New Delhi: A long legal battle is in the offing for senior Congress leader P. Chidambaram and his son Karti Chidambaram as the father-son duo are in the radar of the probe agencies in another case concerning the Aircel-Maxis deal.
While Karti was arrested in connection with the INX Media case in which the CBI has alleged that he was paid $1 million bribe by the media company through foreign entities, Chidambaram’s role in granting FIPB approval to a offshore firm in the Aircel-Maxis deal is also under investigation by the agency.
Karti is fighting legal battles in the Supreme Court, the Madras high court and the trial court in Delhi, while Chidambaram has knocked at the doors of the apex court apprehending “continued harassment" to him and his family members through investigations being conducted by the CBI and Enforcement Directorate (ED) in these two cases.
Chidambaram’s plea in the apex court assumes significance as the CBI, in its charge sheet before a special court here in 2014 in the Aircel-Maxis case against former telecom minister Dayanidhi Maran and others, had said it was probing how the then finance minister (Chidambaram himself) had granted Foreign Investment Promotion Board (FIPB) approval to a deal involving a foreign firm when only the Cabinet Committee on Economic Affairs (CCEA) was empowered to do so.
However, the CBI and ED cases in the Aircel-Maxis deal could not withhold judicial scrutiny as the special court had in February last year discharged Dayanidhi Maran, his industrialist brother Kalanithi Maran and others saying the alleged charges were based on “misreading of official files", speculation and surmises of the complainant.
In April last year, the CBI had informed the Supreme Court that it was probing Chidambaram’s role in the alleged irregularities in grant of FIPB approval in Aircel-Maxis case. During the hearing before the top court, BJP leader Subramanian Swamy, who has filed a petition in the top court in this regard, had said he had received a reply from CBI stating it was probing “all angles", including the FIPB clearance given to the deal by Chidambaram.
Swamy had filed a private complaint in the 2G spectrum allocation case and the alleged scam in the Aircel-Maxis deal that had cropped up during the CBI probe. On 4 January this year, the apex court had directed the Centre to file a status report on the probe being conducted in the Aircel-Maxis deal case.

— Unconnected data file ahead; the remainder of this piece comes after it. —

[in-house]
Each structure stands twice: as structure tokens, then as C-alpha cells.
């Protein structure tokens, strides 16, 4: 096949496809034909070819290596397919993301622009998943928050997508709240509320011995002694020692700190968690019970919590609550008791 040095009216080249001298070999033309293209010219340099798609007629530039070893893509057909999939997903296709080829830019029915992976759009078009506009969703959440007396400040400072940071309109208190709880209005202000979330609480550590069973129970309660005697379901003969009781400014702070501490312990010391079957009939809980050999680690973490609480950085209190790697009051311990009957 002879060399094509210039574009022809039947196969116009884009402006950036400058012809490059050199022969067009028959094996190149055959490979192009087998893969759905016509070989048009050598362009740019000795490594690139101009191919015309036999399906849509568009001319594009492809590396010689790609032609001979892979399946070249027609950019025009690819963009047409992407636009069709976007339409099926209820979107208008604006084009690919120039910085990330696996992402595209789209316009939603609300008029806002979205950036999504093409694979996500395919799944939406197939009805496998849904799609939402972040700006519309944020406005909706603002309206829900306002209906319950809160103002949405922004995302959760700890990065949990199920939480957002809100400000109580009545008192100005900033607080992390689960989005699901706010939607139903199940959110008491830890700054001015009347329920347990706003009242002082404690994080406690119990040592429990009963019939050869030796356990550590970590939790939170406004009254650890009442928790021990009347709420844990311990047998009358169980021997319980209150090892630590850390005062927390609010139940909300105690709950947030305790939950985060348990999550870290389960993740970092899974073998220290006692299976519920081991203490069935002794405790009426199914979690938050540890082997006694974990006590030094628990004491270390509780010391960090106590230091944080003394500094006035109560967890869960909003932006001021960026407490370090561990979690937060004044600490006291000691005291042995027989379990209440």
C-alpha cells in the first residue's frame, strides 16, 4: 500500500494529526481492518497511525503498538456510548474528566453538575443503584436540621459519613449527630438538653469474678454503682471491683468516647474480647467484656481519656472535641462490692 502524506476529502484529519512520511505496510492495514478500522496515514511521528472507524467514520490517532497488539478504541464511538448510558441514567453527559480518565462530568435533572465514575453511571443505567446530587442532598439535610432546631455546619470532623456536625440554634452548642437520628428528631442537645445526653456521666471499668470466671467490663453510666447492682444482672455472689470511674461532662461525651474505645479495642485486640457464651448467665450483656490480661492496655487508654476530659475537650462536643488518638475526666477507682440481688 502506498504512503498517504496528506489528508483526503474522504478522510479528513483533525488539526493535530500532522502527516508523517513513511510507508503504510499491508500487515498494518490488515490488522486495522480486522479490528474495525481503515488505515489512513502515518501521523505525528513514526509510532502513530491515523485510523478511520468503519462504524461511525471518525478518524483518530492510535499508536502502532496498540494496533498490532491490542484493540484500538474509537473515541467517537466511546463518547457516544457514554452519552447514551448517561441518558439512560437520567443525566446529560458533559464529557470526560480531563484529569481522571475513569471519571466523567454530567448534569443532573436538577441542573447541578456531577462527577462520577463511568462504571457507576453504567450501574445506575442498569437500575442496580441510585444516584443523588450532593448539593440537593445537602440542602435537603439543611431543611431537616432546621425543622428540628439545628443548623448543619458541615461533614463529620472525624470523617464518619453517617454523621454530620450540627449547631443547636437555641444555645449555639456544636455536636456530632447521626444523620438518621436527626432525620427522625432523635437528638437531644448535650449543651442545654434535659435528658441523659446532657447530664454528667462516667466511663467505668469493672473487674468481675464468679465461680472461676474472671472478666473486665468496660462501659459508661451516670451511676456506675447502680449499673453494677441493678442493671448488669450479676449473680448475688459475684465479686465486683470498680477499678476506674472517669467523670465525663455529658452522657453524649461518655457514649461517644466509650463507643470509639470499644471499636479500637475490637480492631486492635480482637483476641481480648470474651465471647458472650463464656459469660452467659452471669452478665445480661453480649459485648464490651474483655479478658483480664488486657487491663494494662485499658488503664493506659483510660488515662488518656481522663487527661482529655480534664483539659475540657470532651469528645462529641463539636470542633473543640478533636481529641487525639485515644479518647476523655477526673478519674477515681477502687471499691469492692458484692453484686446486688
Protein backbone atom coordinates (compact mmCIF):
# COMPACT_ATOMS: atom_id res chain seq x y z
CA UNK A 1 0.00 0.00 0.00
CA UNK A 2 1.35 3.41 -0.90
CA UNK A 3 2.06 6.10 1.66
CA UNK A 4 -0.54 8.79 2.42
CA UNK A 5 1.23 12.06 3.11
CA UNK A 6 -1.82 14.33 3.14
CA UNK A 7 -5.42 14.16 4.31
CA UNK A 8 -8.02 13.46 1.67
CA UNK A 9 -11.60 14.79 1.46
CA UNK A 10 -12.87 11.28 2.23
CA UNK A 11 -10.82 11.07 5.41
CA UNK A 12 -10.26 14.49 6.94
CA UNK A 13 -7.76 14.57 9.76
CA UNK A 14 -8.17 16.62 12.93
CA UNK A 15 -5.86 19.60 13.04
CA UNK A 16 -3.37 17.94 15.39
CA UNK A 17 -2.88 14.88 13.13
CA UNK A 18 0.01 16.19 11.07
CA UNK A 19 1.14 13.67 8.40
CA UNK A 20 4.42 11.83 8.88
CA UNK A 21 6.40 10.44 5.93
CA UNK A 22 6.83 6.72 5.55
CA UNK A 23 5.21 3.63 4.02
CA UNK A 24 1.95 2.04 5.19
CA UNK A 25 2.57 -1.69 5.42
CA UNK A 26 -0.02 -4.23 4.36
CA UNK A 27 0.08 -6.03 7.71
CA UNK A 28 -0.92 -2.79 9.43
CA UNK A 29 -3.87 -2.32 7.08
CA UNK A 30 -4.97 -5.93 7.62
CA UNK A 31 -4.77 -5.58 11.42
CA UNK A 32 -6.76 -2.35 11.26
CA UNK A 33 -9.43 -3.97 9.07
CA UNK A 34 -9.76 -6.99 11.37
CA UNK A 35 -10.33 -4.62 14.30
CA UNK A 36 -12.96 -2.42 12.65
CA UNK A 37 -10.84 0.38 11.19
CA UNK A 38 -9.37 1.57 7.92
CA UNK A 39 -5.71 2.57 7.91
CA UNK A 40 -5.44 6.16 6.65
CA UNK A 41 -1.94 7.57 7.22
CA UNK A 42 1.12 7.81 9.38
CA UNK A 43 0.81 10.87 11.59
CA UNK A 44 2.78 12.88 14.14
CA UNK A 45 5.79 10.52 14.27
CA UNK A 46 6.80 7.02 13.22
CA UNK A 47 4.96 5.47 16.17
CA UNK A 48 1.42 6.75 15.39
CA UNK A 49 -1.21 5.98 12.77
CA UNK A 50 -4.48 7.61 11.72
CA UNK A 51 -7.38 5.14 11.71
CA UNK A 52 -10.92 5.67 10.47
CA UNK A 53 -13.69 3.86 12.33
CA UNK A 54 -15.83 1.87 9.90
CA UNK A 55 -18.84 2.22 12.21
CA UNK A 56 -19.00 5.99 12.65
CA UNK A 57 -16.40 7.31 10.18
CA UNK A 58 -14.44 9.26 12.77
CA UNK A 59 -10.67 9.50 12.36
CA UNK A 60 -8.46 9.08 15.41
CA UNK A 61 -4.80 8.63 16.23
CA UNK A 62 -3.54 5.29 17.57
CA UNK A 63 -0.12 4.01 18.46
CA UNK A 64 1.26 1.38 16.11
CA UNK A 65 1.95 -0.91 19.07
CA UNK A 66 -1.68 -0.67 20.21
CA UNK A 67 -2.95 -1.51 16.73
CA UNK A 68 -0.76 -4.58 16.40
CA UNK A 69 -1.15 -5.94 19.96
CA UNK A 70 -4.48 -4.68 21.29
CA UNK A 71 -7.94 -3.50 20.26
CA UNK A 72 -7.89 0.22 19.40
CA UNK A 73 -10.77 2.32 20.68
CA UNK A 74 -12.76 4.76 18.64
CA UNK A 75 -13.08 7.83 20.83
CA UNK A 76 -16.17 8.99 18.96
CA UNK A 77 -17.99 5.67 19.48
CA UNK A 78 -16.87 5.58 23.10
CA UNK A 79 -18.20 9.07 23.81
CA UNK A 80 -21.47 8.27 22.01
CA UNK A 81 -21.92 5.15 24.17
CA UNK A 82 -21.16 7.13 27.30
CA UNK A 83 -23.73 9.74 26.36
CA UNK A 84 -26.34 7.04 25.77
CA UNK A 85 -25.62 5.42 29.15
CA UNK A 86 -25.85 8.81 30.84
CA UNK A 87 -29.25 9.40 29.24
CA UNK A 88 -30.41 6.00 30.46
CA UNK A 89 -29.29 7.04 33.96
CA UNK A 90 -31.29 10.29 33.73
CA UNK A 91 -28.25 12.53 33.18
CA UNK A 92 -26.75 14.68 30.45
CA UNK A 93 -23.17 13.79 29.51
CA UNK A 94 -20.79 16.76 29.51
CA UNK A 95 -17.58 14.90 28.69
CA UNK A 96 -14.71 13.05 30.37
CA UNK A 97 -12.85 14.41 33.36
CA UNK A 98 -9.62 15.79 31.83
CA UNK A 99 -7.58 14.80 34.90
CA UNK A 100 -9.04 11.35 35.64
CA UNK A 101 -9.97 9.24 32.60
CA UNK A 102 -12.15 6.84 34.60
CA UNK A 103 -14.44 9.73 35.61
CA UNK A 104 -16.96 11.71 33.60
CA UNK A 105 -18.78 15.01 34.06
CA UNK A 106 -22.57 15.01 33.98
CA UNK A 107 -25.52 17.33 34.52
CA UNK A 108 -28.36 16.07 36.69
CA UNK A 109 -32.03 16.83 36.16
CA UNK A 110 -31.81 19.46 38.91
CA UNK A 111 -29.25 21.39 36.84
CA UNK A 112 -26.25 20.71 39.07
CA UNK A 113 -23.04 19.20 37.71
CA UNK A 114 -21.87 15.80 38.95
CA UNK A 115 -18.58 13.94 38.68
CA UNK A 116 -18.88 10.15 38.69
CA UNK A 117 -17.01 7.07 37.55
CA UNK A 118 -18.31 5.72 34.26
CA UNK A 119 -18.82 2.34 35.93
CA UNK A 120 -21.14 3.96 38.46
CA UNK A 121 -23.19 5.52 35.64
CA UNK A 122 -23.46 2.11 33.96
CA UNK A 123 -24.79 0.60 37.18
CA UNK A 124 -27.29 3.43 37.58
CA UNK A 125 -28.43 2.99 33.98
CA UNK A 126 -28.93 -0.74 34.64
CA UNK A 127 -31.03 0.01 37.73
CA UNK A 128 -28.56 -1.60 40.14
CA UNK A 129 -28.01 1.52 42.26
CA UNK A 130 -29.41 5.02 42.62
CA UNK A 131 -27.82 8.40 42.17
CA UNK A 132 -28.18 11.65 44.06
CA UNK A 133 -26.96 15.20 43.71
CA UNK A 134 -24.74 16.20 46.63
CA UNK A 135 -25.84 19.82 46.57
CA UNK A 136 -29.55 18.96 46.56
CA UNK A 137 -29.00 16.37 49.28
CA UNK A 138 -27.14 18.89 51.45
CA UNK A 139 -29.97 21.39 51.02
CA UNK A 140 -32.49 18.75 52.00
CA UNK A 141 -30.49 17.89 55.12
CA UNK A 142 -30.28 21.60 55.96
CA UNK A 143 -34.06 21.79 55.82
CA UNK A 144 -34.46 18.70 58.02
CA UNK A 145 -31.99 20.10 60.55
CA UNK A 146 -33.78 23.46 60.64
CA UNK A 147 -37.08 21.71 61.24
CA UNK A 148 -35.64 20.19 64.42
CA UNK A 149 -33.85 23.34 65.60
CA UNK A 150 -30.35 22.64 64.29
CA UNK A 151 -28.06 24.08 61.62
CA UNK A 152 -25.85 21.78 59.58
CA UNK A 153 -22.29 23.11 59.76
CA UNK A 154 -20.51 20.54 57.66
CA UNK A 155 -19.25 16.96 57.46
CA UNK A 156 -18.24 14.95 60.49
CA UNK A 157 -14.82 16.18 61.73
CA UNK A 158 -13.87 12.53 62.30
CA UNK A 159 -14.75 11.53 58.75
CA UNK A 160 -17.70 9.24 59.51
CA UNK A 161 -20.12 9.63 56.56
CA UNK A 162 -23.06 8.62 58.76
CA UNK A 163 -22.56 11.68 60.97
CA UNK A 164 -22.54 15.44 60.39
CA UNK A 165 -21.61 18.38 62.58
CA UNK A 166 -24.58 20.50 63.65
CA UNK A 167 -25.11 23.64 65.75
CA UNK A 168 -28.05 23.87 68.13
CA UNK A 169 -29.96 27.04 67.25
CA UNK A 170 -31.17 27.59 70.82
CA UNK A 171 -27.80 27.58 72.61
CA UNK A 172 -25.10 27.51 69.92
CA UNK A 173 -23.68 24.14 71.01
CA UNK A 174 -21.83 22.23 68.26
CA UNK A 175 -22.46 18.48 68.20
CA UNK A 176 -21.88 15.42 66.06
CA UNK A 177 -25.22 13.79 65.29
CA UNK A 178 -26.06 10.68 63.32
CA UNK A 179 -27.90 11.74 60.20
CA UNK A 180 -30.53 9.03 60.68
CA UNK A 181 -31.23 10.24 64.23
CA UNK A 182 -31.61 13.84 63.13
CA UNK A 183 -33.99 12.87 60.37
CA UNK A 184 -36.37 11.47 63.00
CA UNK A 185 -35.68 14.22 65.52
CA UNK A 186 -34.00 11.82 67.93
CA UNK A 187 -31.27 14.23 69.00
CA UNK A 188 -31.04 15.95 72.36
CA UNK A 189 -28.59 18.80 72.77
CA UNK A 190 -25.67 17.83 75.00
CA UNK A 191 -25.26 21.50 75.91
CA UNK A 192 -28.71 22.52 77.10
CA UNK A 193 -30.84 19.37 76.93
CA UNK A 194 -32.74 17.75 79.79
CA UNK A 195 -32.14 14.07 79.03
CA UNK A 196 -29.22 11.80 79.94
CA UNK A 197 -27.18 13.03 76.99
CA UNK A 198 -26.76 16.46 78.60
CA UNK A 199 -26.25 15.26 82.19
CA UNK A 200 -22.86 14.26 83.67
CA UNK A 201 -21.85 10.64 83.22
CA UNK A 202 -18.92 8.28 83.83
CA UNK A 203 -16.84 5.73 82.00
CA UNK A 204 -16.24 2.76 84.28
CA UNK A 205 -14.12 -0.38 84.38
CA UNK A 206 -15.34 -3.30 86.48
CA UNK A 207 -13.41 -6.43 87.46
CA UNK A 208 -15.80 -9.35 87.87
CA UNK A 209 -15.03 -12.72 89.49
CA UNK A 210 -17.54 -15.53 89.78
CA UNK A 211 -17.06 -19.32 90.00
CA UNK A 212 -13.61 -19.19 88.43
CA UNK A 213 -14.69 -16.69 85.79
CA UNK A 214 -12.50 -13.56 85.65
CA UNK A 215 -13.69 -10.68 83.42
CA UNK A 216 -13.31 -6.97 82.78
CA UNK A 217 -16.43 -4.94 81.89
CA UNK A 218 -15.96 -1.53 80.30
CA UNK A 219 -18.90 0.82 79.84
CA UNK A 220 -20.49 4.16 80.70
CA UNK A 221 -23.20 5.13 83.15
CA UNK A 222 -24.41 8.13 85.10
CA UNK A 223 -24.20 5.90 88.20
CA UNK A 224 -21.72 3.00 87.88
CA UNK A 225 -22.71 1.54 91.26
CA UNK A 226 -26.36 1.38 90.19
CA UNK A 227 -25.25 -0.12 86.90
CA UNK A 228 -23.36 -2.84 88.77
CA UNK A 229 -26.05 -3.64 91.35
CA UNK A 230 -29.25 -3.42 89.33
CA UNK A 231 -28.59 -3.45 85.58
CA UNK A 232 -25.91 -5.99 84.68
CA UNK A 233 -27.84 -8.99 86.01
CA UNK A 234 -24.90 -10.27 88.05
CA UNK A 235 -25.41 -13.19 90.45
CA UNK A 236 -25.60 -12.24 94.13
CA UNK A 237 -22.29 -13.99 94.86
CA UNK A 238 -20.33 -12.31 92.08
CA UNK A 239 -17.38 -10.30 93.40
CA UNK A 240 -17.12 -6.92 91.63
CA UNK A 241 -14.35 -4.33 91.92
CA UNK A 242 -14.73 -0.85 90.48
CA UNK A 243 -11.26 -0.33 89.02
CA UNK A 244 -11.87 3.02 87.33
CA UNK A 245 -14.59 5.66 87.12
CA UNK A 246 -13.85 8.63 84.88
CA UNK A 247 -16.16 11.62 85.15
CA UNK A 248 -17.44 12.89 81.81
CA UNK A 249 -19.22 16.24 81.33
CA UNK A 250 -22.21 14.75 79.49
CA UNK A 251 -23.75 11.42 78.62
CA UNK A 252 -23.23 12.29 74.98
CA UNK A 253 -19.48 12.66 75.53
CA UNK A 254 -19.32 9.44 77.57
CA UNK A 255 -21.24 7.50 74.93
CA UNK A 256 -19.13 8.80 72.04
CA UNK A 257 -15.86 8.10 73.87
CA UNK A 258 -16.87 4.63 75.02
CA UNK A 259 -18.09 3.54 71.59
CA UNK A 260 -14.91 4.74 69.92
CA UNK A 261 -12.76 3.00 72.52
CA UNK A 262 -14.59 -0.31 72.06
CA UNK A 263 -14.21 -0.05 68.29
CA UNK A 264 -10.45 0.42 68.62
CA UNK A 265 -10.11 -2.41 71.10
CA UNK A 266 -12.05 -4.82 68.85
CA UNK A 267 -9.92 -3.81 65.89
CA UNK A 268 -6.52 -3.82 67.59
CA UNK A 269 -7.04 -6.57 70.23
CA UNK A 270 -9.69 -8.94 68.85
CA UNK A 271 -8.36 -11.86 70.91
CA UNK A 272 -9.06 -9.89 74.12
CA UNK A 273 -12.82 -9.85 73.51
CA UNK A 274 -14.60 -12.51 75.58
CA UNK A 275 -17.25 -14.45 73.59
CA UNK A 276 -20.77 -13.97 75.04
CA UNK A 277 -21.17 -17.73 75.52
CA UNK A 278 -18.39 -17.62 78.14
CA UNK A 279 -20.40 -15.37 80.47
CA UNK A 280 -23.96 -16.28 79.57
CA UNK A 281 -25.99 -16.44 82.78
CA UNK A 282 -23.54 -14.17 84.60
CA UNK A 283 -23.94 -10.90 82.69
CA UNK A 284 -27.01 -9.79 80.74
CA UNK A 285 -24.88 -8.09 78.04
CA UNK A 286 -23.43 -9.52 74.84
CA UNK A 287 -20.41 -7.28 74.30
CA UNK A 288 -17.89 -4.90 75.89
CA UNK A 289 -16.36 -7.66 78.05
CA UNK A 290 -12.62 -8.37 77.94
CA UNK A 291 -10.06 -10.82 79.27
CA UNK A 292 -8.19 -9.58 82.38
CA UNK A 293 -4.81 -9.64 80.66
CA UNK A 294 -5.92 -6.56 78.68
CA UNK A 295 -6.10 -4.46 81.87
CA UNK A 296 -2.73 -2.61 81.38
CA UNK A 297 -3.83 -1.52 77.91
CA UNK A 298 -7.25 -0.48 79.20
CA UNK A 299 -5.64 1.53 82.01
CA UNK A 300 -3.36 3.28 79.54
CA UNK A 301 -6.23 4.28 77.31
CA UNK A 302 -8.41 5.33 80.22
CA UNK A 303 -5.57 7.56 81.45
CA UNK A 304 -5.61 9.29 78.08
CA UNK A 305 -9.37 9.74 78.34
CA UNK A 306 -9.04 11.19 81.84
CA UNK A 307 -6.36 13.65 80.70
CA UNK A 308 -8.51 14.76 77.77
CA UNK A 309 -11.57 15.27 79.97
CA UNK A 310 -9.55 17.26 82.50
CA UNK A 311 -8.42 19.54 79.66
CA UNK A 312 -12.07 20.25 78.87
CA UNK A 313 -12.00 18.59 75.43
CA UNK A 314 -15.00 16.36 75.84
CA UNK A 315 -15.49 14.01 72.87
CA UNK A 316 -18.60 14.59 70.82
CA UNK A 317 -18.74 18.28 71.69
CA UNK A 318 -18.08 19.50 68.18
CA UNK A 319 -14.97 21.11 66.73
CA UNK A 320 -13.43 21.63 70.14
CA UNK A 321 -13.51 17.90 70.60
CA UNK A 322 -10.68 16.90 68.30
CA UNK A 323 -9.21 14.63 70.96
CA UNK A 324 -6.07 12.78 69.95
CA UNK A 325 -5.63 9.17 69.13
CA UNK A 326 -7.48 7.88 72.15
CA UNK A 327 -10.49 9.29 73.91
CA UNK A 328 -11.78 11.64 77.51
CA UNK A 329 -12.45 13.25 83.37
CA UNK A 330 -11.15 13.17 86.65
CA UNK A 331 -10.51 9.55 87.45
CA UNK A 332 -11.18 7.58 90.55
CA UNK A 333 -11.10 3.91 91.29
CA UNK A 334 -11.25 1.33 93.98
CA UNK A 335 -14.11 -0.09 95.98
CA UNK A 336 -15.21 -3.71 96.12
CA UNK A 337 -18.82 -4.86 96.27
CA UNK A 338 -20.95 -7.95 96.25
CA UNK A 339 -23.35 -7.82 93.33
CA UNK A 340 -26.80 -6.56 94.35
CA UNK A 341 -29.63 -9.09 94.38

The CBI had said in its charge sheet in the Aircel-Maxis case that Chidambaram had granted FIPB approval in March 2006 to Mauritius-based M/s Global Communication Services Holdings Ltd, a subsidiary of Maxis, owned by Malaysian business tycoon T. Ananda Krishnan, who is also an accused in the case.
The CBI had claimed that M/s Global Communication Services Holdings Ltd had sought FIPB approval for $800 million for which only the CCEA was competent, but Chidambaram had given approval to the firm in March 2006.
“Further investigation is being carried out into the circumstances of said FIPB approval granted by the then finance minister. The related issues are also being investigated," the agency had said in its charge sheet.
Though the court has discharged Marans and others in the case, further probe by CBI regarding FIPB approval is still going on. Similarly, the ED is carrying out separate probe in the Aircel-Maxis deal.
An FIR, filed by the CBI on 15 May last year, had alleged irregularities in FIPB clearance to INX Media for receiving overseas funds to the tune of Rs305 crore in 2007 when Chidambaram was the Union finance minister.
While the CBI has alleged that Karti had received funds to the tune of Rs10 lakh in the INX Media case, the ED has also registered a money laundering case in the matter.
Chidambaram, in his petition before the apex court, has said that his fundamental rights were being violated due to “illegal" investigations being carried out by the CBI and the ED and the central government has been “misusing" its probe agencies.
He has said that being the finance minister then, he had granted FIPB approvals in the INX Media case and the Aircel-Maxis case in the “normal course of official business"and in discharge of his functions, he has “never allowed any member of his family, including his son, or any other person to interfere with or influence the conduct of official business".